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by Ann Sanders

Children love dirt! Gardening is a perfect excuse to get dirty! Gardening is also a major component of Practical Life that children learn to master in a Montessori environment.


In addition to presenting amazing health benefits, gardening allows children to be engaged in a process that does not produce an immediate result. This teaches children to be patient and provides an incredible feeling of accomplishment allowing them to fully enjoy fruits of their labor.

Many parents have difficulties making their kids eat vegetables. A surefire method to address this difficulty is to make kids grow their own vegetables. Your own vegetable garden may be too challenging for your kid to handle. So, let’s take a look at how to make a vegetable garden just for your kids.

Many kids enjoy staying outdoors. They love to run in the garden, climb trees, dig in the dirt and some even enjoy watering your lawn and garden. Children are curious about nature, too!

So, why a vegetable garden? Vegetables germinate and grow quickly and they can be immediately eaten after harvesting. With that said, your kid will enjoy having his own vegetable garden, planting seeds, watching them sprout and grow, watering, cultivating, adding organic fertilizer and finally harvesting their own produce to eat.


Having his own vegetable garden will also teach your kid some responsibility. It will also enhance their self-esteem. To allow your kid to take advantage of the many benefits of having his own vegetable, it should be planned out well by both the parents and the kid.

Here are 7 tips to help you create a garden with your kids.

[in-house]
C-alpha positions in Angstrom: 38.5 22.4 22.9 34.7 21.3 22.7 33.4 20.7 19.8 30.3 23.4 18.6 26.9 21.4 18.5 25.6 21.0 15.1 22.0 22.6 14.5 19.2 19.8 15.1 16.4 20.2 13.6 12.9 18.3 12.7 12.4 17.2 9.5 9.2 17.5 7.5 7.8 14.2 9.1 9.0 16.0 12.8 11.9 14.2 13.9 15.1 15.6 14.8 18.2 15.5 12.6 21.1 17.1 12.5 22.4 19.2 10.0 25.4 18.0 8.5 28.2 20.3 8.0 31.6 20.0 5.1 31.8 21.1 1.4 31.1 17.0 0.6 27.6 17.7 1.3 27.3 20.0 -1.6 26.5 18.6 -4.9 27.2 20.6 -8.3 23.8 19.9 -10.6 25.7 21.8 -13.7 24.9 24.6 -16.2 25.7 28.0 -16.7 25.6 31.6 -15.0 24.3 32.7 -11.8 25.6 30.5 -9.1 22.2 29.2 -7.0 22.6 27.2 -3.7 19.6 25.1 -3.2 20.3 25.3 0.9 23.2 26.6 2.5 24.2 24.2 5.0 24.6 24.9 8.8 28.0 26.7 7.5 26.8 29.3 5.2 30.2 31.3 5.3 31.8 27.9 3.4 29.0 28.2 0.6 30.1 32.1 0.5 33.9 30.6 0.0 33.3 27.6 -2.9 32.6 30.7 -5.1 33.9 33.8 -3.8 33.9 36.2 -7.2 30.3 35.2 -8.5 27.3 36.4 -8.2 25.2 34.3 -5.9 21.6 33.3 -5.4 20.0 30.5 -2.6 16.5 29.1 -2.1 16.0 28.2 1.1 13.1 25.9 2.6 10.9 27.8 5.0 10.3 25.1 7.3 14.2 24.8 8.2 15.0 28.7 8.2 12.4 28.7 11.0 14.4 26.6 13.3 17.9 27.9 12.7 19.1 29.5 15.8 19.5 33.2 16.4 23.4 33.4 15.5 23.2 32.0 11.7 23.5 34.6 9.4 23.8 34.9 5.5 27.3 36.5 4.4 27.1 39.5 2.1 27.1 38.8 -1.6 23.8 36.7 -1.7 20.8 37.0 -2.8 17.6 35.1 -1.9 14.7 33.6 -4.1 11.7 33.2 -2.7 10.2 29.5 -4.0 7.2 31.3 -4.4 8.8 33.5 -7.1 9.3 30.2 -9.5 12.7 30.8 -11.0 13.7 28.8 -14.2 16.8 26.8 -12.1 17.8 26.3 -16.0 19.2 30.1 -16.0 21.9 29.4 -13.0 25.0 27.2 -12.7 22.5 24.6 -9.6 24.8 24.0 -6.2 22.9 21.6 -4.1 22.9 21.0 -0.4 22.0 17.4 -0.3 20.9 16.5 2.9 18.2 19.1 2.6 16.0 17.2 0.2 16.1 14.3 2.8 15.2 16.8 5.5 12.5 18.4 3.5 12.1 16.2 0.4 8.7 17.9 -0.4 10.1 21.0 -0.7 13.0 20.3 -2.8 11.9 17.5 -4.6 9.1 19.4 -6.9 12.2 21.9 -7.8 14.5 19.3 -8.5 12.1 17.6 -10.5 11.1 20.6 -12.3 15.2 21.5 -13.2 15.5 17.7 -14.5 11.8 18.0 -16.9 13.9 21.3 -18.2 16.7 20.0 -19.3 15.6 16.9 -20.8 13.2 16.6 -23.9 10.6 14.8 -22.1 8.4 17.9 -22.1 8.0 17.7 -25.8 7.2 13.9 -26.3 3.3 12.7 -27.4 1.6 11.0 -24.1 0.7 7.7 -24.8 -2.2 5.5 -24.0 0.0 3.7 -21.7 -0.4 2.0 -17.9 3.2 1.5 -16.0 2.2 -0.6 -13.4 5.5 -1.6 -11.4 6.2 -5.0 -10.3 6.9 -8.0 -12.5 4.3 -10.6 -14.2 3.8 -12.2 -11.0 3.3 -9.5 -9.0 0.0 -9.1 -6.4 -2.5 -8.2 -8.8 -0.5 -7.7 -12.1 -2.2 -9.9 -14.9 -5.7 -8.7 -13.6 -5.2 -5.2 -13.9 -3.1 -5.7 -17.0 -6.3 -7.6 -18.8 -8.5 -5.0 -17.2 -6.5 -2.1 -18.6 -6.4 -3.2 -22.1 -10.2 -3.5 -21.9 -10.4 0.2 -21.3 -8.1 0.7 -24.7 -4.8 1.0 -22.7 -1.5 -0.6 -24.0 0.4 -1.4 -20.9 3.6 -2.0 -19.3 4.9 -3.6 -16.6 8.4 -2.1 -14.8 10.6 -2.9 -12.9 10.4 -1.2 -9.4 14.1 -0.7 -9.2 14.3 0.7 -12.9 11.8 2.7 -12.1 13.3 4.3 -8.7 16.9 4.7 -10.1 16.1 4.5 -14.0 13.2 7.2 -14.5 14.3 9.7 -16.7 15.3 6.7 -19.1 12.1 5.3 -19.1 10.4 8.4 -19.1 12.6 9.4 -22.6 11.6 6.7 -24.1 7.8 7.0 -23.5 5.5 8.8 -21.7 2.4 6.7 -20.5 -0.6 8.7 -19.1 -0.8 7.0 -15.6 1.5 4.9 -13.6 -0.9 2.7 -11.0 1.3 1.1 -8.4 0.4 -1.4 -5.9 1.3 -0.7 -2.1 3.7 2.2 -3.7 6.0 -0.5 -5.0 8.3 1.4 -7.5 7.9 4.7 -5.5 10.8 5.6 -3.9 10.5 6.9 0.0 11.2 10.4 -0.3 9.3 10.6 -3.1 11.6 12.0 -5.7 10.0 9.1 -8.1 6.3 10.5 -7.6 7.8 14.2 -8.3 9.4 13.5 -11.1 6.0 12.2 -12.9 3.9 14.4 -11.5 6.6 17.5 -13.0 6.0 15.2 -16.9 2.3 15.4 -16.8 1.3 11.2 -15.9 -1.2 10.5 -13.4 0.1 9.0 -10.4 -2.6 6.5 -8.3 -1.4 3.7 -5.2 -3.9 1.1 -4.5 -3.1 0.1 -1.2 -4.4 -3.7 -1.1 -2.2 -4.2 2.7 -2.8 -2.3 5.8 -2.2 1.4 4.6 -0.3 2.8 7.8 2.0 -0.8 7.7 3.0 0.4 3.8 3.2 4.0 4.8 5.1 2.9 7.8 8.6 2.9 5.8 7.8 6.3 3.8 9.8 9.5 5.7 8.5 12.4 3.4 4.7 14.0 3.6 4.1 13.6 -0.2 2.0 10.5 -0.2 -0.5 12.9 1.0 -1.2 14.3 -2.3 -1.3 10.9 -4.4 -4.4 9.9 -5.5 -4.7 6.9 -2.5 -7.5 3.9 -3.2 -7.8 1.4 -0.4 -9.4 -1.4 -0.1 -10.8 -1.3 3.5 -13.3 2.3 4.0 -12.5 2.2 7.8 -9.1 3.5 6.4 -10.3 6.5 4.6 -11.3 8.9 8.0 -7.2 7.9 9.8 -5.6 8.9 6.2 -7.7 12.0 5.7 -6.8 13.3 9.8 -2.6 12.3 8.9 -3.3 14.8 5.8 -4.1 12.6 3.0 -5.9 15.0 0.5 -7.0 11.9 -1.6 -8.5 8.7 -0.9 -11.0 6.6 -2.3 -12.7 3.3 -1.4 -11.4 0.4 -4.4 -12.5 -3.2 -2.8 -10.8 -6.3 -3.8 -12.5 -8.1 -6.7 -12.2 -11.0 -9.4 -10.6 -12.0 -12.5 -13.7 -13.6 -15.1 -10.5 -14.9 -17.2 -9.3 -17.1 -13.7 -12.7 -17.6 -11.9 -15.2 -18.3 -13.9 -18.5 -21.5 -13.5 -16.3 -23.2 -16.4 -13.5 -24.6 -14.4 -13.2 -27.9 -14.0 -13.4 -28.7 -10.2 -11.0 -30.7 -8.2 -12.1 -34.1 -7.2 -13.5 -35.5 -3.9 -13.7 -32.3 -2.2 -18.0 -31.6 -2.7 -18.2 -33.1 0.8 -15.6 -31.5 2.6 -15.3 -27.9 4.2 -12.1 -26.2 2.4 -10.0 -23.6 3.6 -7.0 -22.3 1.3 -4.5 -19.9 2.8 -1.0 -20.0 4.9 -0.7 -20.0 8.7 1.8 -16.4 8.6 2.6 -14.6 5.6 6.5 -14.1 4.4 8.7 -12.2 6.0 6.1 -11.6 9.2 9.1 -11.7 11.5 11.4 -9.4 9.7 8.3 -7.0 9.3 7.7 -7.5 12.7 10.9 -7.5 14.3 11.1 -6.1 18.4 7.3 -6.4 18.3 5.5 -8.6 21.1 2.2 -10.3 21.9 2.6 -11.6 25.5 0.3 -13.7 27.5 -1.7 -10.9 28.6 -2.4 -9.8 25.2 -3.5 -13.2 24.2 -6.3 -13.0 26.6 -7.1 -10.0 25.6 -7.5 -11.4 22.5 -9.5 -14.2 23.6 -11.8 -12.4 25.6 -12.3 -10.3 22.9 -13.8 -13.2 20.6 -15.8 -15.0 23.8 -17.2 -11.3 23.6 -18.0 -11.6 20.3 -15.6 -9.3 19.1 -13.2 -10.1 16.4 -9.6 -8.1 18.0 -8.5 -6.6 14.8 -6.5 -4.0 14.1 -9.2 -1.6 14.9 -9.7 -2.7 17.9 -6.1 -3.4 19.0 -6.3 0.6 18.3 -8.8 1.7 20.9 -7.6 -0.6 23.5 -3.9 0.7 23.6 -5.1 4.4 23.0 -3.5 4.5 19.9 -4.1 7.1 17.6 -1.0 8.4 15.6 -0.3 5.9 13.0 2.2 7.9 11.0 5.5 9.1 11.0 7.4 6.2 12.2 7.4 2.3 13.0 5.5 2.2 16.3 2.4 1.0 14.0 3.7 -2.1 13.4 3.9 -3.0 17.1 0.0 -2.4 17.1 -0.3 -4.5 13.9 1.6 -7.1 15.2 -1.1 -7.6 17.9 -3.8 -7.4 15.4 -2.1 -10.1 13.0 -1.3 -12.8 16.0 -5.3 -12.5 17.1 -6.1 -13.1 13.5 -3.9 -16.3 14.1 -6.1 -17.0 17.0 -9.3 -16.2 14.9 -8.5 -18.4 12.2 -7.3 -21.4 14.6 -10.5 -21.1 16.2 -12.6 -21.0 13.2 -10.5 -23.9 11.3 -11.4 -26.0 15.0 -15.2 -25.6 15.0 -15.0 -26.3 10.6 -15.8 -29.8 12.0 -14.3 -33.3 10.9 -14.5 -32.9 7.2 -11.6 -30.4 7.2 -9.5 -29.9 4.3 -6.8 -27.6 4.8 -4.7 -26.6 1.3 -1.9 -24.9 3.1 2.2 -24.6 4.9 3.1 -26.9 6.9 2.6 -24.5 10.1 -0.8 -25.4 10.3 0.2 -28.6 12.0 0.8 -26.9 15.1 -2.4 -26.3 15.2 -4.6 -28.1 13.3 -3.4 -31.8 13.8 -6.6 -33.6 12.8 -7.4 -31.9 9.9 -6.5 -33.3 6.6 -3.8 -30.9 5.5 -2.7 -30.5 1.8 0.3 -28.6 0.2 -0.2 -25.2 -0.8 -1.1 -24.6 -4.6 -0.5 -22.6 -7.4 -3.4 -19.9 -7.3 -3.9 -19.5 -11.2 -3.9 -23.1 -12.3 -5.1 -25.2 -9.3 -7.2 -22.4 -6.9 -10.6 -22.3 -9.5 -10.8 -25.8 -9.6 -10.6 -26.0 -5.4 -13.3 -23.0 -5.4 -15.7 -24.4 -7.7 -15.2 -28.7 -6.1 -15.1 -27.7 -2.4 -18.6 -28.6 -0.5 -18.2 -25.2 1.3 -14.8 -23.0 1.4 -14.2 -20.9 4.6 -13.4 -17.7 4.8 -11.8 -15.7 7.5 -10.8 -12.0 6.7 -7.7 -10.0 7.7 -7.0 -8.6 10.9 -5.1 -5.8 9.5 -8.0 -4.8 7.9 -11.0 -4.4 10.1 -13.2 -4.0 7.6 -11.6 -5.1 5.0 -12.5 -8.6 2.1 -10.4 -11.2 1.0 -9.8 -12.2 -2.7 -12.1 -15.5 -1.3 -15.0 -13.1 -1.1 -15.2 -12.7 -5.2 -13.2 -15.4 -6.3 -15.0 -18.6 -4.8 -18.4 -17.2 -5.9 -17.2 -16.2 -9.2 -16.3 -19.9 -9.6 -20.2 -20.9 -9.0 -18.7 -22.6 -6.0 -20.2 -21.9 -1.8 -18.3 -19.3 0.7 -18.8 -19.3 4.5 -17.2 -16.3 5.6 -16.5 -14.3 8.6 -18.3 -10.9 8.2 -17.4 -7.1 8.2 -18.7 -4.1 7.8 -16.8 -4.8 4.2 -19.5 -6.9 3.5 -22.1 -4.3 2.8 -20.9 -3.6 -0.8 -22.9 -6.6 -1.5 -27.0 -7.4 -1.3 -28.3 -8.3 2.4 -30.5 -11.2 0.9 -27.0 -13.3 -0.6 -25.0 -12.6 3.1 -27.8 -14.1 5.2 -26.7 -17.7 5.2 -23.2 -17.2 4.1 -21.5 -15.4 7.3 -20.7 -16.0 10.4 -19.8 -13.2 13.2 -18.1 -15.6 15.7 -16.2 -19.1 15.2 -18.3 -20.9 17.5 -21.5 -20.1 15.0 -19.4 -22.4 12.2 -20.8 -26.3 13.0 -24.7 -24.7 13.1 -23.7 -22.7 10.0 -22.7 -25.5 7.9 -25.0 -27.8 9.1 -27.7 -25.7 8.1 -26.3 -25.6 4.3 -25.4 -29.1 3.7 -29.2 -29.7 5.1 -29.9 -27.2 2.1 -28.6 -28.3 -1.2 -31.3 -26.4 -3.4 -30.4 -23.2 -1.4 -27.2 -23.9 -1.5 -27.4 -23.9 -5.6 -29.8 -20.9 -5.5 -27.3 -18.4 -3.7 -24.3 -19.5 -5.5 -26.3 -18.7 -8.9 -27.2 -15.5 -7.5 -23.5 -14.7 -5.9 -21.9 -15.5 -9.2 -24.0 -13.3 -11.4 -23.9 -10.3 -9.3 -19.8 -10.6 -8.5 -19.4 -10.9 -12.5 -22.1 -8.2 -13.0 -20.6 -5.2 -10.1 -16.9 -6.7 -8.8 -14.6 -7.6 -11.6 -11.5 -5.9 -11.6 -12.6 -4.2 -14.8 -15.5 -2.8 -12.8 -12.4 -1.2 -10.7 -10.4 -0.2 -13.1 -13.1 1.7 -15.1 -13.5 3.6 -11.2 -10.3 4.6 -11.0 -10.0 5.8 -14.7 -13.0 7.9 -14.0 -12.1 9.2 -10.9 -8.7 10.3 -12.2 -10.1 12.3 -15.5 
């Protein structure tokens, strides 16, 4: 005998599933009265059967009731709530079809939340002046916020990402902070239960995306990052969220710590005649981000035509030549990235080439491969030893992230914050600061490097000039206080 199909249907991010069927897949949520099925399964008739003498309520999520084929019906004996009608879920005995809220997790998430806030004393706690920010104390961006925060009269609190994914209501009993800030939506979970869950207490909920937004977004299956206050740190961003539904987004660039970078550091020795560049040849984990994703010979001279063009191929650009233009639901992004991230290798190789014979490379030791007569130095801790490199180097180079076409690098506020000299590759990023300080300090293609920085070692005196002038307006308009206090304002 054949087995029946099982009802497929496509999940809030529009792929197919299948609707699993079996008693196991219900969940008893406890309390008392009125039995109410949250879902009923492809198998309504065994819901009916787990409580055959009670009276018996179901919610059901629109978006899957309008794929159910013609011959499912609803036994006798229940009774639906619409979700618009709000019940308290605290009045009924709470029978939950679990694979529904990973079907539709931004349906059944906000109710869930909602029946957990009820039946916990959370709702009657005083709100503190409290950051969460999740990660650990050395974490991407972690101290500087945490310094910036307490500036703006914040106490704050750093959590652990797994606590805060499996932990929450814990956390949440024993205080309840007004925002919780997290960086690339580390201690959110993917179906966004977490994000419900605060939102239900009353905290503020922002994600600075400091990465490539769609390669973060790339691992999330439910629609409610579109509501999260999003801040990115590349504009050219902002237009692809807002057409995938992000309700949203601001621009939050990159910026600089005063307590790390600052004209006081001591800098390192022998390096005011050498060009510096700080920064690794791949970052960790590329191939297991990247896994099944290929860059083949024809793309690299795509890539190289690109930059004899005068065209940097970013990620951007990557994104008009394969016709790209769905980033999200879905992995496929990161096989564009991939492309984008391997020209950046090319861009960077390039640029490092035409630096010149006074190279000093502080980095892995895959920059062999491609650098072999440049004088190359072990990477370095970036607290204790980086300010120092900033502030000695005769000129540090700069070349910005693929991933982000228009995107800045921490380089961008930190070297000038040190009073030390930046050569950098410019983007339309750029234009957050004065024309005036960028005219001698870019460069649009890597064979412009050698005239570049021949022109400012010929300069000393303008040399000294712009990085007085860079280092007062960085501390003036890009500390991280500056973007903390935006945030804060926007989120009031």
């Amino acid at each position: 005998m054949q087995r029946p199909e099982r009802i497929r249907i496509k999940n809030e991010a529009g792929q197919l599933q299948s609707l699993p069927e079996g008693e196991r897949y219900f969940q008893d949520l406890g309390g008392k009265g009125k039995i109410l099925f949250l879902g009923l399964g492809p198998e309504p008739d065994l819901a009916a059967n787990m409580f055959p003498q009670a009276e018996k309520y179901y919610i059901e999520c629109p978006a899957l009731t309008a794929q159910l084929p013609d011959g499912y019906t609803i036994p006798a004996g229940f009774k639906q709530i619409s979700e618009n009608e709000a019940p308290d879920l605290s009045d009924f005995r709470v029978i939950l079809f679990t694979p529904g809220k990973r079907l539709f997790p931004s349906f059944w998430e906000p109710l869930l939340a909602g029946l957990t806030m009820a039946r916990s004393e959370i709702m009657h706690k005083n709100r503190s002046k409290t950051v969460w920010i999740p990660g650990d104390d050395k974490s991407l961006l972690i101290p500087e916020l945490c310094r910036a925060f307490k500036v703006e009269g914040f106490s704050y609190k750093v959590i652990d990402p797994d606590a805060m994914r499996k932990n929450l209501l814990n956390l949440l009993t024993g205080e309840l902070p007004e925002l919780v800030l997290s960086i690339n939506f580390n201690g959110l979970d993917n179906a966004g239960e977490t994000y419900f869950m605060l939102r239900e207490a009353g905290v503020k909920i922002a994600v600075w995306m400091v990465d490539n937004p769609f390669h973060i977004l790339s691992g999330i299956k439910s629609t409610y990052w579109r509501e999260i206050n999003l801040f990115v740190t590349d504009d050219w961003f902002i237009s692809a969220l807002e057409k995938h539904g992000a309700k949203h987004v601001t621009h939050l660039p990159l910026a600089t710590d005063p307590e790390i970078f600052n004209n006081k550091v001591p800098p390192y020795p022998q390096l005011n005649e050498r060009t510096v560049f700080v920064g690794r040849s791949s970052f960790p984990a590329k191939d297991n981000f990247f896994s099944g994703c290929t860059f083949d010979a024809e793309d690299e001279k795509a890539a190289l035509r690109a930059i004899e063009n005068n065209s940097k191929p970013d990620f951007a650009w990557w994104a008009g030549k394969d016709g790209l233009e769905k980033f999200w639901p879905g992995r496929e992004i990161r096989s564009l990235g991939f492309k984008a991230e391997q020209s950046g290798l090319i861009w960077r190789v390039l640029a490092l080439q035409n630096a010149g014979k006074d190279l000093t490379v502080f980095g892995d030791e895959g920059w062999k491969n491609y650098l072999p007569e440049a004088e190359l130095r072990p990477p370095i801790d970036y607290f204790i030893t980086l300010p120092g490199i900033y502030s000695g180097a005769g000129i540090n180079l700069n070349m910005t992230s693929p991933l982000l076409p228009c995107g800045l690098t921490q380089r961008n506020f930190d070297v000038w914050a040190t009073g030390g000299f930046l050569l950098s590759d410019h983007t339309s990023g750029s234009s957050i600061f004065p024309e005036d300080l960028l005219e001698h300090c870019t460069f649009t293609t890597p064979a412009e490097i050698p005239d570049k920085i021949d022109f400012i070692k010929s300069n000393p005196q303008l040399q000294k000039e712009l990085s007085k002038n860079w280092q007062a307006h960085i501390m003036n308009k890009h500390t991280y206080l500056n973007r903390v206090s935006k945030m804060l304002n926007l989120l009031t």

#1. Find an area that is accessible and suitable for your kid.
Ensure it gets a lot of sunlight and is near a water source and has the best soil.  You want to make sure that your kid’s garden has all the essentials that will make a successful vegetable garden. You can create a small plot in your garden or even a sandbox. Try to position your kid’s vegetable garden near your own garden. The best location though is in his play place where he can pick a vegetable to eat while playing.

#2. Allow your child to choose the layout for his vegetable garden.
It does not necessarily have to be the usual rectangular shape. A small plot or sandbox converted into a garden bed will provide your kid with a sense of ownership and the responsibility that goes with it. It can also be a garden consisting of beautifully designed pots which your child chose. Your kid may also opt for a small garden bed. A round, vegetable garden with divisions for different plants can also be fun and exciting. Encourage your kid to use his creativity in designing his vegetable garden so it becomes uniquely his own. To add color and excitement your kid’s vegetable garden, you can help him plant some colorful flowers such as sunflowers and marigolds.

Do not place a fence on your kid’s vegetable garden. If it needs to have a fence, build one which your kid can easily open his own.

#3. The soil you have in your yard may be used for your kid’s vegetable garden.
Make sure though it is free of weeds and insects that can harm seedlings. Make sure too that it is rich in nutrients. Using a soil mix is the best for your kid’s vegetable garden because they are already a mixture of fertilizer, vermiculite, compost, topsoil and peat moss. Remember that everything in your kid’s vegetable garden should endure its success.

#4. Choose the right kinds of vegetables to plant. To get your kid excited about his vegetable garden have him plant vegetables that are easy to grow. You want your kid to have a successful vegetable garden and it helps a lot if you guide him to choose the right vegetables. Here are some easy to grow veggies perfect for your kid’s vegetable garden: